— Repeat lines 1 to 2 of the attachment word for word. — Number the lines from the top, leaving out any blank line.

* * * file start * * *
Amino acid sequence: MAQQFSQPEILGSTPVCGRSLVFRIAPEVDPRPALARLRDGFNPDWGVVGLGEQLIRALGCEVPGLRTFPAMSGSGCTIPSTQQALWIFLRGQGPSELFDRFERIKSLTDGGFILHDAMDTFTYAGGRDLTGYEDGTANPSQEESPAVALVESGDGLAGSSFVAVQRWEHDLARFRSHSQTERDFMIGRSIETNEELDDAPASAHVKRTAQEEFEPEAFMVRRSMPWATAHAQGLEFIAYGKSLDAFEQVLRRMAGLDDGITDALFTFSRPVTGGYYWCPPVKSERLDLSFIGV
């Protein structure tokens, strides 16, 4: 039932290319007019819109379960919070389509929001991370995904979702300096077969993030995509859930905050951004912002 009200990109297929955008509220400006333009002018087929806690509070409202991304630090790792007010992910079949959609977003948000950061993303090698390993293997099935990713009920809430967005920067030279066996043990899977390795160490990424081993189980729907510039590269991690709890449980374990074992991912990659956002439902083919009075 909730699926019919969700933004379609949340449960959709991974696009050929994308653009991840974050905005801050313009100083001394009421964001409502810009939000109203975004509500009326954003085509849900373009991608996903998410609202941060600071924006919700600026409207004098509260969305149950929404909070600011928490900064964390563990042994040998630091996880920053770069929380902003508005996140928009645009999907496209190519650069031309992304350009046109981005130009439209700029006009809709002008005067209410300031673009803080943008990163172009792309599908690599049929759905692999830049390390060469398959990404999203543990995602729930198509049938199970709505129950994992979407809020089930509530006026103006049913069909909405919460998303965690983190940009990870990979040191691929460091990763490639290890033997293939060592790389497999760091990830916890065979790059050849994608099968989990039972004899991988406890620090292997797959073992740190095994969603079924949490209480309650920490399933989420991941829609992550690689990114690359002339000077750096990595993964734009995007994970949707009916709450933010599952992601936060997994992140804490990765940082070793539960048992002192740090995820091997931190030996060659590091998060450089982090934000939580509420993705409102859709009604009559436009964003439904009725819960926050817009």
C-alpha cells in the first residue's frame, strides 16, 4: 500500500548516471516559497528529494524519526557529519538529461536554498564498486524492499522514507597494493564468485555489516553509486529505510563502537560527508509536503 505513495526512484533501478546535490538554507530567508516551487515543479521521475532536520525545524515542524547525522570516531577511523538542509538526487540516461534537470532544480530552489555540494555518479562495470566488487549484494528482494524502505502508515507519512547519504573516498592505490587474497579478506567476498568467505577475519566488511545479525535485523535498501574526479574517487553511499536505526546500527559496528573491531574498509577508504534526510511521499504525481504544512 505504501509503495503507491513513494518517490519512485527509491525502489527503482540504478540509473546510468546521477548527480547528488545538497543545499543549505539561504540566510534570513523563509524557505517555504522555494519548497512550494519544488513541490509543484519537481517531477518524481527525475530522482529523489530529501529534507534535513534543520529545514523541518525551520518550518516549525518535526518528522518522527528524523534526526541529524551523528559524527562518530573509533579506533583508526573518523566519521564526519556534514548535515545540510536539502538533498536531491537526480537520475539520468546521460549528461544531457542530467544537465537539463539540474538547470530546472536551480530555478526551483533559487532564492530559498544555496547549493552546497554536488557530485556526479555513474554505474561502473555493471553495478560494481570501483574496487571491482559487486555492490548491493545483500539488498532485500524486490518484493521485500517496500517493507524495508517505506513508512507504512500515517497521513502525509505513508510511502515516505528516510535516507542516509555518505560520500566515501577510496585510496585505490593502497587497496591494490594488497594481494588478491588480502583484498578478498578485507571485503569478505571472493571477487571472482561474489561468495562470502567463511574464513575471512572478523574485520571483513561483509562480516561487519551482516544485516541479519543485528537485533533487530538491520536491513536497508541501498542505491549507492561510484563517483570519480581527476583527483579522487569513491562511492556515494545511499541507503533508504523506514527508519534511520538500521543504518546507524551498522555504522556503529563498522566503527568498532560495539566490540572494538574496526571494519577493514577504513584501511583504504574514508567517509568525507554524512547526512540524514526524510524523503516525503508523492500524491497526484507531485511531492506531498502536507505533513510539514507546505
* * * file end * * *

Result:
Amino acid sequence: MAQQFSQPEILGSTPVCGRSLVFRIAPEVDPRPALARLRDGFNPDWGVVGLGEQLIRALGCEVPGLRTFPAMSGSGCTIPSTQQALWIFLRGQGPSELFDRFERIKSLTDGGFILHDAMDTFTYAGGRDLTGYEDGTANPSQEESPAVALVESGDGLAGSSFVAVQRWEHDLARFRSHSQTERDFMIGRSIETNEELDDAPASAHVKRTAQEEFEPEAFMVRRSMPWATAHAQGLEFIAYGKSLDAFEQVLRRMAGLDDGITDALFTFSRPVTGGYYWCPPVKSERLDLSFIGV
């Protein structure tokens, strides 16, 4: 039932290319007019819109379960919070389509929001991370995904979702300096077969993030995509859930905050951004912002 009200990109297929955008509220400006333009002018087929806690509070409202991304630090790792007010992910079949959609977003948000950061993303090698390993293997099935990713009920809430967005920067030279066996043990899977390795160490990424081993189980729907510039590269991690709890449980374990074992991912990659956002439902083919009075 909730699926019919969700933004379609949340449960959709991974696009050929994308653009991840974050905005801050313009100083001394009421964001409502810009939000109203975004509500009326954003085509849900373009991608996903998410609202941060600071924006919700600026409207004098509260969305149950929404909070600011928490900064964390563990042994040998630091996880920053770069929380902003508005996140928009645009999907496209190519650069031309992304350009046109981005130009439209700029006009809709002008005067209410300031673009803080943008990163172009792309599908690599049929759905692999830049390390060469398959990404999203543990995602729930198509049938199970709505129950994992979407809020089930509530006026103006049913069909909405919460998303965690983190940009990870990979040191691929460091990763490639290890033997293939060592790389497999760091990830916890065979790059050849994608099968989990039972004899991988406890620090292997797959073992740190095994969603079924949490209480309650920490399933989420991941829609992550690689990114690359002339000077750096990595993964734009995007994970949707009916709450933010599952992601936060997994992140804490990765940082070793539960048992002192740090995820091997931190030996060659590091998060450089982090934000939580509420993705409102859709009604009559436009964003439904009725819960926050817009």